When asked “on average, how many days a week do you work through lunch?” CFOs responded to three, meaning the majority of the week’s lunches are spent chained to a desk. However, while on the surface this may appear productive, Paul McDonald, executive director of Robert Half Management Resources – the firm that conducted the survey – says this may not always be the case.
“Working through lunch is increasingly common for executives faced with greater responsibilities that must be managed with fewer resources,” McDonald said in a statement. “But too many hours spent without a break can take its toll on job performance.”
Instead, McDonald points out several business advantages of taking a midday repast:
- Business development – a separate Robert Half study showedCFOs think some of their most successful business meetings outside the office were conducted over a meal.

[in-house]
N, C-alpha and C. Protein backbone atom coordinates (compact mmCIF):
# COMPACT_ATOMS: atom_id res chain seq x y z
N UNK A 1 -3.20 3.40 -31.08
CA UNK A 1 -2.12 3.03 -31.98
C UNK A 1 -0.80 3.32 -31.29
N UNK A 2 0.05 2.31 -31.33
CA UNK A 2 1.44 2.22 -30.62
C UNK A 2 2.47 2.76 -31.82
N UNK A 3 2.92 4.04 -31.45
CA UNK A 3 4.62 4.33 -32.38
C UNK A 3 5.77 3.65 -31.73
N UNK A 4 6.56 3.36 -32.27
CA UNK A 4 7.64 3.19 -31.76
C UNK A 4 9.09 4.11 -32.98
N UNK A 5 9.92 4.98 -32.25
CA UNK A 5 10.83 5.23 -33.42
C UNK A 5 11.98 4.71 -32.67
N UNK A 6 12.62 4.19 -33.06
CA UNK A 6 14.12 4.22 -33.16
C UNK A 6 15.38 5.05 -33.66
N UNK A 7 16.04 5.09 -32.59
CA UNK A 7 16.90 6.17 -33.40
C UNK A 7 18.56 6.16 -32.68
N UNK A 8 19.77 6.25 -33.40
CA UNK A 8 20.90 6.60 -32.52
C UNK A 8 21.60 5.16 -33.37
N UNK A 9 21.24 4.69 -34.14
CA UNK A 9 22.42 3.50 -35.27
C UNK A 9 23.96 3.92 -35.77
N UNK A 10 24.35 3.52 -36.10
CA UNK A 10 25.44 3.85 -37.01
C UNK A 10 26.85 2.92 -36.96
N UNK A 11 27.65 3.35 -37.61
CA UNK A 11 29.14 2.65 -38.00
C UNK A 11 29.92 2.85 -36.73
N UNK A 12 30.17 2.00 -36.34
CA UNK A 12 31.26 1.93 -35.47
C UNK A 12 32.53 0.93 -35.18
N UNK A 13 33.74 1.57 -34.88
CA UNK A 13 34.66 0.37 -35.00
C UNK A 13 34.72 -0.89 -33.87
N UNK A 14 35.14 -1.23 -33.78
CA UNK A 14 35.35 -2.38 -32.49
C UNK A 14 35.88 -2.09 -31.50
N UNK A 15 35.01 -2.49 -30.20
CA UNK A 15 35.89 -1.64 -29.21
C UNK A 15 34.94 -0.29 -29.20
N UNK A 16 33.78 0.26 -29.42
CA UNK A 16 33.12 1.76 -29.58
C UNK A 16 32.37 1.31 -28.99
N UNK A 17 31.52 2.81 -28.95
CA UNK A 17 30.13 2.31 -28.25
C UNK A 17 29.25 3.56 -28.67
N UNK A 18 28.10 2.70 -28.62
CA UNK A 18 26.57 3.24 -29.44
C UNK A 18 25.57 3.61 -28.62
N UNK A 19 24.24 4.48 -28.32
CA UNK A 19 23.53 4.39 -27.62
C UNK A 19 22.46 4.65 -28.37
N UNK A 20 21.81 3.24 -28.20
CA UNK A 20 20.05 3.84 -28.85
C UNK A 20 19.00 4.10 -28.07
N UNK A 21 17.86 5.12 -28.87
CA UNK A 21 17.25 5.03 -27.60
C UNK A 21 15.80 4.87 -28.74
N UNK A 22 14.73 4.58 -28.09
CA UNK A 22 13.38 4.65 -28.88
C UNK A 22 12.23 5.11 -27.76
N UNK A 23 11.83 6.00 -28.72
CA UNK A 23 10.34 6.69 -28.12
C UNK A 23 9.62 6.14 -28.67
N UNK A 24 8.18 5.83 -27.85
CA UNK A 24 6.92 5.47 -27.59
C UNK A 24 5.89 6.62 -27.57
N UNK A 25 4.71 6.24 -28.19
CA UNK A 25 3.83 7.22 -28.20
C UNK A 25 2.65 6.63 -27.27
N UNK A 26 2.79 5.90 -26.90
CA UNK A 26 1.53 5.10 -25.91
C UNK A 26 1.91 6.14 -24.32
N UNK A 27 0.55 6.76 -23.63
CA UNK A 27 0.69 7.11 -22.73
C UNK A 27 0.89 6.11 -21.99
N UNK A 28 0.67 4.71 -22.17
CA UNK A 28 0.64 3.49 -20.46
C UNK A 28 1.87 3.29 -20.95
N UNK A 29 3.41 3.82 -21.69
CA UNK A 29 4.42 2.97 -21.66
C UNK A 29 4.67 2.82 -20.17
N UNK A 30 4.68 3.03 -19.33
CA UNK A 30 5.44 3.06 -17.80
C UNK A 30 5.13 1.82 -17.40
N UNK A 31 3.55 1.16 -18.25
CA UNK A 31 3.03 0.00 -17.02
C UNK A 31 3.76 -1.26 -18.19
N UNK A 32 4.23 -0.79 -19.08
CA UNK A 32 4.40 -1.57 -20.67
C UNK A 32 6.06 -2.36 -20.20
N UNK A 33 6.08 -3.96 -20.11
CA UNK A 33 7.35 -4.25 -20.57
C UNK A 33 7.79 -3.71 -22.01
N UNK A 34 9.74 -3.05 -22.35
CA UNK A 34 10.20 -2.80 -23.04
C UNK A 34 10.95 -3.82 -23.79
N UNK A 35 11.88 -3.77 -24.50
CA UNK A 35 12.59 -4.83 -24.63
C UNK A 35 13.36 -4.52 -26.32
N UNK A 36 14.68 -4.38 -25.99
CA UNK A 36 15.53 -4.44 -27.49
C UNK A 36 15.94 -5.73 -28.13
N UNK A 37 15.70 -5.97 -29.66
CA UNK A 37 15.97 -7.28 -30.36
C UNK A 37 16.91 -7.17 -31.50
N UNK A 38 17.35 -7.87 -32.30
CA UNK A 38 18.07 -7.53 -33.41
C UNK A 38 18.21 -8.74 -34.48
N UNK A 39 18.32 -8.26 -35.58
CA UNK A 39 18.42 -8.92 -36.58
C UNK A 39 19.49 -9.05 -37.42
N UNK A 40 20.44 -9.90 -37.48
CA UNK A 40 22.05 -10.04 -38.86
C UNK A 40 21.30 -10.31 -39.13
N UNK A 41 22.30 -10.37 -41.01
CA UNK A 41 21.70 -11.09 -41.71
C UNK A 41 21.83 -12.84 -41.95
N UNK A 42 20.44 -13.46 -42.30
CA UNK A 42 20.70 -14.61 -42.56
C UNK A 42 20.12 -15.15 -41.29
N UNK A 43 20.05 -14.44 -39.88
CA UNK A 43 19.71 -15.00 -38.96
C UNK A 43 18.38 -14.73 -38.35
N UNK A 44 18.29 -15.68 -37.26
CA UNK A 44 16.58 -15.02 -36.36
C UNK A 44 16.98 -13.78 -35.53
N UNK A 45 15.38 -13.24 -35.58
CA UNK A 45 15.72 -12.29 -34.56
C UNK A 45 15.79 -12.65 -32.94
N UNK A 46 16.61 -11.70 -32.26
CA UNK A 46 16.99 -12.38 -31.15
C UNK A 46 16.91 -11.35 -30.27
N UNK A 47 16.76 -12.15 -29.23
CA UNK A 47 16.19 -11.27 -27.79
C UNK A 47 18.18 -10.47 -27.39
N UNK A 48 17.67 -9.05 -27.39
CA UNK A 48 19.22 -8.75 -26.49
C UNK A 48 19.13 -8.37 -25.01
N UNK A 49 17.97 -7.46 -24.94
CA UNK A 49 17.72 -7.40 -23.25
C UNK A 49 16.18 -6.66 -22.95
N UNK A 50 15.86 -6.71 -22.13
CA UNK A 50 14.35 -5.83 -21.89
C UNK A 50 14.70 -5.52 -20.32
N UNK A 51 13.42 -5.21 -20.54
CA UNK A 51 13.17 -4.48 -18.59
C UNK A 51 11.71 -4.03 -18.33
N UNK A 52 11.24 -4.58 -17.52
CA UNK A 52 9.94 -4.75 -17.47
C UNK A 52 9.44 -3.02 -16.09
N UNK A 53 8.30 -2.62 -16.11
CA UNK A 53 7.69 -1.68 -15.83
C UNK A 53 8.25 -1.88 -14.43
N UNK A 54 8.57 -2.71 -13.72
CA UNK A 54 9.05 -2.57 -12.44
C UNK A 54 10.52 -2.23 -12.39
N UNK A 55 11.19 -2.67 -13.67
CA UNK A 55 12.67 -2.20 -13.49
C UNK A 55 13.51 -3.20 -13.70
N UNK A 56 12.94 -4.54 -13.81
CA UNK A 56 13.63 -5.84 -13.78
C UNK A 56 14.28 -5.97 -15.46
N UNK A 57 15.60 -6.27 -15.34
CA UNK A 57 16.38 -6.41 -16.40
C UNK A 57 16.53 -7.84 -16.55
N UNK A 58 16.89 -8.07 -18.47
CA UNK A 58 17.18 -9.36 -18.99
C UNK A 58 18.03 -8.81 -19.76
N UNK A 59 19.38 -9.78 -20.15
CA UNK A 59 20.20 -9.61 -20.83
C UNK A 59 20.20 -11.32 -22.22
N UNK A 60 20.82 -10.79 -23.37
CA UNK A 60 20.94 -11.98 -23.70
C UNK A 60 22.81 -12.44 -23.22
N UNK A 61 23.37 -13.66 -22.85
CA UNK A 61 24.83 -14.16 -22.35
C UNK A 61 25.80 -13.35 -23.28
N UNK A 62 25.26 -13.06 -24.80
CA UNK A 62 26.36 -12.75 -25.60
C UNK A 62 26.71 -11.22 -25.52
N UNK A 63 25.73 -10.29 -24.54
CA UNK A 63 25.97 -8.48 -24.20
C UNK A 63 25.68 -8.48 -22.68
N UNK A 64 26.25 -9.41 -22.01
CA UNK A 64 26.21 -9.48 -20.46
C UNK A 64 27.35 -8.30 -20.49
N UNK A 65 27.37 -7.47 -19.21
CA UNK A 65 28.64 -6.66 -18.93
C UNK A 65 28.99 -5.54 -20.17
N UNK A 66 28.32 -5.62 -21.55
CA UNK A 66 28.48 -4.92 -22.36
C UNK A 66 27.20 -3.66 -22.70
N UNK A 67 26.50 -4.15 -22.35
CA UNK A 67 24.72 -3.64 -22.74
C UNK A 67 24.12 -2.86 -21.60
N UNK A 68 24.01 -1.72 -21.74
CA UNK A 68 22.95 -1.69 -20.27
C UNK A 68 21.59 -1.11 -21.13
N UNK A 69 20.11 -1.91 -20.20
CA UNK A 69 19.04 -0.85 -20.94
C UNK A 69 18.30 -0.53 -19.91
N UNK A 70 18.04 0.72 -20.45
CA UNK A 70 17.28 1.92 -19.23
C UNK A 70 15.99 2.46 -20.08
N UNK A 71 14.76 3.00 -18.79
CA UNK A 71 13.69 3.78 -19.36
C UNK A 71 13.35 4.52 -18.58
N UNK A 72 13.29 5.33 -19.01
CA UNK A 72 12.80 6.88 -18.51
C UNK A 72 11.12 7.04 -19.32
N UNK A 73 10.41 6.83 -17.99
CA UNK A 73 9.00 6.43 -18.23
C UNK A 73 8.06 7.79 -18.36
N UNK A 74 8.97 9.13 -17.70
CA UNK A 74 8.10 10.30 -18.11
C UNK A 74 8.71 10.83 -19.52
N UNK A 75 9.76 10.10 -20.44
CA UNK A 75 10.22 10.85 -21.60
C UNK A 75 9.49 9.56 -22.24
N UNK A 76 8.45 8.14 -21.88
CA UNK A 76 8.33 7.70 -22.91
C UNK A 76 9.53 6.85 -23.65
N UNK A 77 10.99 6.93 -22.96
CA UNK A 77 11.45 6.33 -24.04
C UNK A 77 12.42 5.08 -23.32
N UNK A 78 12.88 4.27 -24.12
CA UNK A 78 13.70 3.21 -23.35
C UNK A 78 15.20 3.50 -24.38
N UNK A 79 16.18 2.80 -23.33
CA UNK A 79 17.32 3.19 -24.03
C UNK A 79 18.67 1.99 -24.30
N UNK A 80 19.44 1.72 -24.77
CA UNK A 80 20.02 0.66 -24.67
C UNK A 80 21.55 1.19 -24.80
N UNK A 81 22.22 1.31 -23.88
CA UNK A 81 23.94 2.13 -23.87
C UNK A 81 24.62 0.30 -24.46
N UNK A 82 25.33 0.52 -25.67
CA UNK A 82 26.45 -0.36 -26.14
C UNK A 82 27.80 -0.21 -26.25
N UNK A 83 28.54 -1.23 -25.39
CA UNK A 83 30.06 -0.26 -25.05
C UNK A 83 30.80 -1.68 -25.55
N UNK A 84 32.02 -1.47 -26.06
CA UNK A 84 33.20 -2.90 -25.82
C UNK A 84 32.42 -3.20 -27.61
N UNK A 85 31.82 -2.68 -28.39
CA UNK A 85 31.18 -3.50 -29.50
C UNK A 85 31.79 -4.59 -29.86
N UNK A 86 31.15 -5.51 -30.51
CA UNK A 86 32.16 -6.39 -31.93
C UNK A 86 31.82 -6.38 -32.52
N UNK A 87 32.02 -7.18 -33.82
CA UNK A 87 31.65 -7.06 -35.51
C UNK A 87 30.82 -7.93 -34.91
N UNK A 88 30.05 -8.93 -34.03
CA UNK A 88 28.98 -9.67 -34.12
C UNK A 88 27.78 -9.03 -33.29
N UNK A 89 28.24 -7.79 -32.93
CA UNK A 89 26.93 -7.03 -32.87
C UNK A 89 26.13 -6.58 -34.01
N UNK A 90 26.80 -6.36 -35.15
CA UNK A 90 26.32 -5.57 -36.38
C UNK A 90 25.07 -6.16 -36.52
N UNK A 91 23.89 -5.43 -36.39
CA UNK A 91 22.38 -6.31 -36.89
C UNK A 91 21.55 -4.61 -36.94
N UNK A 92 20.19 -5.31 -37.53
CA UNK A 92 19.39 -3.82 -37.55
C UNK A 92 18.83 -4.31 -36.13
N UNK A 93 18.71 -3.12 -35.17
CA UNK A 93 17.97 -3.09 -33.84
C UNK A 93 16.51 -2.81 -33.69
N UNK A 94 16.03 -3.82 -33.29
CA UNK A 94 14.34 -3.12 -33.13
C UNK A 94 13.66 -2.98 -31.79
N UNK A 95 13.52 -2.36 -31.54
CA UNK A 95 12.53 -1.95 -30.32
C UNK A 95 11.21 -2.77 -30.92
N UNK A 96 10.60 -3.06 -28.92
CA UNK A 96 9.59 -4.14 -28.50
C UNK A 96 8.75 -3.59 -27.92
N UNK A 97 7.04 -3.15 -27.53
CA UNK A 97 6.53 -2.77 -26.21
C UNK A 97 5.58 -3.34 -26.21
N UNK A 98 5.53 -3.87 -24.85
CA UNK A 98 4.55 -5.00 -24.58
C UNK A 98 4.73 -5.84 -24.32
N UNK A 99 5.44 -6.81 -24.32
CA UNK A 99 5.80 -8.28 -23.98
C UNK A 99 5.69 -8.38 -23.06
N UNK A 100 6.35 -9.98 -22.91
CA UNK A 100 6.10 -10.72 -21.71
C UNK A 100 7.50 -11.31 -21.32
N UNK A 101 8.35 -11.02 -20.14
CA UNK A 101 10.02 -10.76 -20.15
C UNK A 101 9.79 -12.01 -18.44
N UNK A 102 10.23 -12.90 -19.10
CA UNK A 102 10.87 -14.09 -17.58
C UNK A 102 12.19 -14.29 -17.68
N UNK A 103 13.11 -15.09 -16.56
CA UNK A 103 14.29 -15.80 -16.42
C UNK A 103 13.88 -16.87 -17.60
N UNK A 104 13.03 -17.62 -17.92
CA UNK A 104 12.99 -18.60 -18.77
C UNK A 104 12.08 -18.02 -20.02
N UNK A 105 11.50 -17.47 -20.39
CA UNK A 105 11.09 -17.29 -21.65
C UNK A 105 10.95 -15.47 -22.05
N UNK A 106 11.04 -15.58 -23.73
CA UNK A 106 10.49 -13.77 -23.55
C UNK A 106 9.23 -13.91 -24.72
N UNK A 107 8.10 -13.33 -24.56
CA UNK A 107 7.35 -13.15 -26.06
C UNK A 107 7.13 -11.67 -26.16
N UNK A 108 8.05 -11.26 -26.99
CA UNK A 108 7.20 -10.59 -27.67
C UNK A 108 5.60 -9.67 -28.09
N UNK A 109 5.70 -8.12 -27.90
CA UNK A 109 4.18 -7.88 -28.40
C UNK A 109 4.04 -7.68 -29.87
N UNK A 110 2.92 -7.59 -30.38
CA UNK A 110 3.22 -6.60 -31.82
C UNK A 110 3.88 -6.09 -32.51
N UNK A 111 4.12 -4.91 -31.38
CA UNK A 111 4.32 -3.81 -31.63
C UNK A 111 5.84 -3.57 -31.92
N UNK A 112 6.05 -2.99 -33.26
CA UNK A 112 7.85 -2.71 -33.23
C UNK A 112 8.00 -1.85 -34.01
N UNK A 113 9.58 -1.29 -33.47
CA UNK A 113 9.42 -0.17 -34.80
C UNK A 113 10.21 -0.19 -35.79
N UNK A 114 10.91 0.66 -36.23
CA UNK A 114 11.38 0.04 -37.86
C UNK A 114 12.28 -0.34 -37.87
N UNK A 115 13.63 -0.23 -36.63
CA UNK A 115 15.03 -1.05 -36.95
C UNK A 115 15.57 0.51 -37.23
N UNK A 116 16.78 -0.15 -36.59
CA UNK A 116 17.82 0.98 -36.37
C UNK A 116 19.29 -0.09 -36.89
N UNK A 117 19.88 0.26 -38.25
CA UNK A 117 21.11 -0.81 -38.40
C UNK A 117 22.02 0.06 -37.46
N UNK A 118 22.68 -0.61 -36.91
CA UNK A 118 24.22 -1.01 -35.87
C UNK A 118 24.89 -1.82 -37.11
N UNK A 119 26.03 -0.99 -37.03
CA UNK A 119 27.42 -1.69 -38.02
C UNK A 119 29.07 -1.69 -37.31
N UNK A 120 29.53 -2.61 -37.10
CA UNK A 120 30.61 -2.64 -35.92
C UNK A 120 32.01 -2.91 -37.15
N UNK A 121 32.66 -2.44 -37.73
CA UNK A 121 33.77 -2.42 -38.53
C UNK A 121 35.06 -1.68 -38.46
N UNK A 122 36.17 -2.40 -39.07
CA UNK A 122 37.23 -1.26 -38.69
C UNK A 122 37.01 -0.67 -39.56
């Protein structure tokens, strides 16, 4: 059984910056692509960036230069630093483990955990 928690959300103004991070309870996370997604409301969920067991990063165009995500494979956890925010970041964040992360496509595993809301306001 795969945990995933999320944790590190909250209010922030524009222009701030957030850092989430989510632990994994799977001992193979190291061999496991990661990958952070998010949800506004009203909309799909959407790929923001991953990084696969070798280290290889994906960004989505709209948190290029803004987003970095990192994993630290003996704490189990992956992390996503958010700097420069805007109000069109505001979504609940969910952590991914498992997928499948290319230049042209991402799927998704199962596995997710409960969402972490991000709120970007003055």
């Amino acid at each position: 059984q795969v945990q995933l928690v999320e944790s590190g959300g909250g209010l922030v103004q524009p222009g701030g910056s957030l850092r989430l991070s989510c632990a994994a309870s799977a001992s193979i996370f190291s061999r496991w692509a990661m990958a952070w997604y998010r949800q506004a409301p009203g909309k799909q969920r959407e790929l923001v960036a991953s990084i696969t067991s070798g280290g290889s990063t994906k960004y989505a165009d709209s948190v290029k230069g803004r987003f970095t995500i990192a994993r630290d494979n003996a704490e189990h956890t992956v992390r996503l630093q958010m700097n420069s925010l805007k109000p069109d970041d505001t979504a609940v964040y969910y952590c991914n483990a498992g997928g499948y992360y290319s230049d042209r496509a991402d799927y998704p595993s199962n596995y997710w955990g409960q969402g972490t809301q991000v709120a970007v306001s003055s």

- Networking – schedule time for lunch appointments with colleagues and others in your industry to share ideas and best practices.
- Workplace productivity – regularly skipping lunch can cut into productivity. Instead, when stopping for lunch is not feasible, take short breaks throughout the day to recharge.
- A new attitude – achange of scenery can spur new ideas and give you a fresh perspective on current business challenges.
The survey was developed by Robert Half and conducted by an independent research firm. It includes responses from 1,400 CFOs from a stratified random sample of US companies with more than 20 employees.